Overnight fasting whole blood specimens were collected in lithium heparin Vacutainer tubes and immediately placed on ice. Plasma was separated within 30 mins of collection by centrifugation at 2,000×g at 4°C. The plasma pH was adjusted to <2.0 by adding ~20 μL of concentrated HCl/mL of plasma and the acidified plasma was stored at –20°C.

A total of 330 pediatric specimens were included in the cut-off analysis: 65% of the specimens were from patients newly diagnosed as having HP1 or HP3 (and undergoing monitoring), 8% were from patients with renal stones, and 21% were from patients with other renal disorders (such as acute kidney injury [AKI], disorders requiring a kidney transplant, renal failure, renal dysplasia, chronic kidney disease [CKD], ESRD, nephronophthisis, echogenic kidneys, neutropenia, hematuria, and renal scarring). The remaining specimens (5%) were obtained from patients with other conditions (such as autism, chest pain, epilepsy, familial hypomagnesemia with hypercalciuria and nephrocalcinosis, global developmental delay, multiple anomalies, hereditary paragangioma syndrome, hyperkalemia, hypertension, Kabuki syndrome, subdural hematomas, and VACTERL association) or patients without clinical information (1%).

Sample preparation

Two hundred fifty microliters of each plasma sample was spiked with 50 μL of IS (400.0 mol/L oxalate-1,2-13C2) and vortexed for 2 secs. Then, 250 μL of 5-sulfosalicylic acid (10%) was added, and the sample was vortexed for 10 secs. The samples were centrifuged at 15,600×g for 5 mins to remove proteins, and the supernatants were transferred to clean borosilicate tubes. NaCl (0.5 g) and 200 μL of HCl (2N) were added to each tube, and the contents were vortex-mixed for 5 secs. Oxalate was extracted twice with 2 mL of ethyl acetate. The two extracts were combined and evaporated to dryness under a stream of nitrogen gas at 40°C. Oxalate was derivatized with 50 μL of MTBSTFA+1% TBDMS at 100°C for 1 hr. Finally, 50 μL of hexane was added to each sample and an aliquot (1 μL) of each sample was analyzed by GC-MS.

GC-MS analysis

The GC injector temperature was set to 280°C, and the initial column temperature was set to 60°C. The temperature was increased to 180°C at 10°C/min and then to 310°C at 25°C/min. The temperature was maintained at 310°C for 4 mins. The GC-to-MS interface temperature was set to 280°C. The mass spectrometer was run in positive-electron impact mode with an energy of –70 eV and a source temperature of 260°C. Prior to each analytical run, the GC column compartment temperature was maintained at 300°C for a minimum of 1 hr. Before each analytical run, the column was conditioned with two injections of MTBSTFA and 1% TBDMS. Samples were analyzed in splitless mode using a 5975 GC-MS instrument (Agilent, Santa Clara, CA, USA). Oxalate was eluted from an SPB-1 capillary column (30 m×0.25 mm ID×0.25 mm) using helium (purity: 99.999%) as the carrier gas at a flow rate of 1 mL/min. Selected ion-monitoring mode at m/z 261.10 was used to detect oxalate and at m/z 263.15 to detect oxalate-1,2-13C2 (Supplemental Data Table S1). A MassHunter workstation (Agilent) was used to acquire and process the data.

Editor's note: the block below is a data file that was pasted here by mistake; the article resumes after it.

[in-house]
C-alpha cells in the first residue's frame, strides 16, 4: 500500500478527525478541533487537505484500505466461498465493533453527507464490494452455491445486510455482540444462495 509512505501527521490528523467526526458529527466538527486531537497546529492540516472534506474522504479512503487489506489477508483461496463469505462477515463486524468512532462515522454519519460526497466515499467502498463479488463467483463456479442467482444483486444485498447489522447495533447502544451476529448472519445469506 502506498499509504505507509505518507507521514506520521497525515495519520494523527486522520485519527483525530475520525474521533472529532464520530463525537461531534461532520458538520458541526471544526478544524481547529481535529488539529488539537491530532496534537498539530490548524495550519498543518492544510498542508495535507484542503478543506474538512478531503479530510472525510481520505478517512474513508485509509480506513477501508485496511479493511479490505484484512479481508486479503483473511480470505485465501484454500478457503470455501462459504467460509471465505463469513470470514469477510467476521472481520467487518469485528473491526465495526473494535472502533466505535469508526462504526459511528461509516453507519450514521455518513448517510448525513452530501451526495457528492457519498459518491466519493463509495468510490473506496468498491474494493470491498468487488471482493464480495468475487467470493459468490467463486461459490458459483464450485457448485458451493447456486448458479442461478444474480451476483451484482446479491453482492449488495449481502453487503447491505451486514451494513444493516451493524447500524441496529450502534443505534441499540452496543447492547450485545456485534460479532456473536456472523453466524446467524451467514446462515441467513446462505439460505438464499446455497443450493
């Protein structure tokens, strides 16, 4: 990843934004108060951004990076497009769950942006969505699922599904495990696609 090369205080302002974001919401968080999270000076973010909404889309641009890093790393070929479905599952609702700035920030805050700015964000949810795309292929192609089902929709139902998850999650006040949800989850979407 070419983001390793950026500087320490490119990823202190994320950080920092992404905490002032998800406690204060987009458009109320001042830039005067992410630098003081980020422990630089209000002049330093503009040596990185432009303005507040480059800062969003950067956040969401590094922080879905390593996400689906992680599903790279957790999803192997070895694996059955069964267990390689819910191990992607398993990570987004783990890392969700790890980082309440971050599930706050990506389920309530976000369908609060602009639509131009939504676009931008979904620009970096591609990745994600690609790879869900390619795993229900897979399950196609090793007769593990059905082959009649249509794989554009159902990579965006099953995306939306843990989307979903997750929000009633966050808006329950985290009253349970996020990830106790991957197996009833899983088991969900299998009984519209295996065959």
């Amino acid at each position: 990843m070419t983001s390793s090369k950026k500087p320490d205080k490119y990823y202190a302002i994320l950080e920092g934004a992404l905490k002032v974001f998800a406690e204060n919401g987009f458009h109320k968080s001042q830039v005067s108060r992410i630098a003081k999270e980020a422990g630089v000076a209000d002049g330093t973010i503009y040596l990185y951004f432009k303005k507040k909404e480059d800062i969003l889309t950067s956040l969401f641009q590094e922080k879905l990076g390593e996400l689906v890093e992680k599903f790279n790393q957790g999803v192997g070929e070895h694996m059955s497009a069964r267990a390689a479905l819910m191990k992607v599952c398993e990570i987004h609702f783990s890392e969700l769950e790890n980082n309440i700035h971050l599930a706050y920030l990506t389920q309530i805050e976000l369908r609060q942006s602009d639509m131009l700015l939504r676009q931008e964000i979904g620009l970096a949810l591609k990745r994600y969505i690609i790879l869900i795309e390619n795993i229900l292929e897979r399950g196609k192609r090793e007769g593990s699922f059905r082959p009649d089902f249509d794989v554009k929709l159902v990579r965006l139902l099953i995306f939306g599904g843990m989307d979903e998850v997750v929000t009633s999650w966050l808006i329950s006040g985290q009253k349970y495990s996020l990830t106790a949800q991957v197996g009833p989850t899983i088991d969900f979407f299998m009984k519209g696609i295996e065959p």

Method validation

Assay linearity was assessed by analyzing eight calibrators with oxalate concentrations of 0.0, 1.0, 8.9, 16.8, 32.6, 48.4, 64.2, and 80.0 μmol/L. Each calibrator was measured in triplicate. The acceptance criteria for this validation included ensuring linearity across the calibration range, no obvious outliers, and a high R2 value (≥0.98). The upper limit of quantification was the inflection point in the plot.

The limit of blank (LoB) was determined by measuring oxalate in four aliquots of a blank sample, using the following equation:

LoB=mean oxalate concentration of the blank sample+1.65 SD of the blank sample

The limit of detection (LoD) was determined by measuring oxalate in four aliquots of pooled patient specimens diluted to low concentrations. The aliquots were measured in triplicate for three days. The LoD was calculated using the following equation:

LoD=oxalate LoB+1.65 SD of the low-concentration sample

The lower limit of quantification (LLoQ) was determined using four serially diluted samples. A QC sample with a low oxalate concentration was serially diluted with saline solution so that, at minimum, four dilutions extended below calibrator B (5.0 μmol/L) and approached calibrator A (0.0 μmol/L). All samples were analyzed in triplicate on the same day. The expected oxalate concentrations were 5.0, 2.5, 1.25, and 0.625 μmol/L for the neat and 2×, 4×, and 8× dilutions, respectively. The acceptance criterion was that the LLoQ equaled the lowest concentration with a %CV of <20% or the LoD, whichever was higher.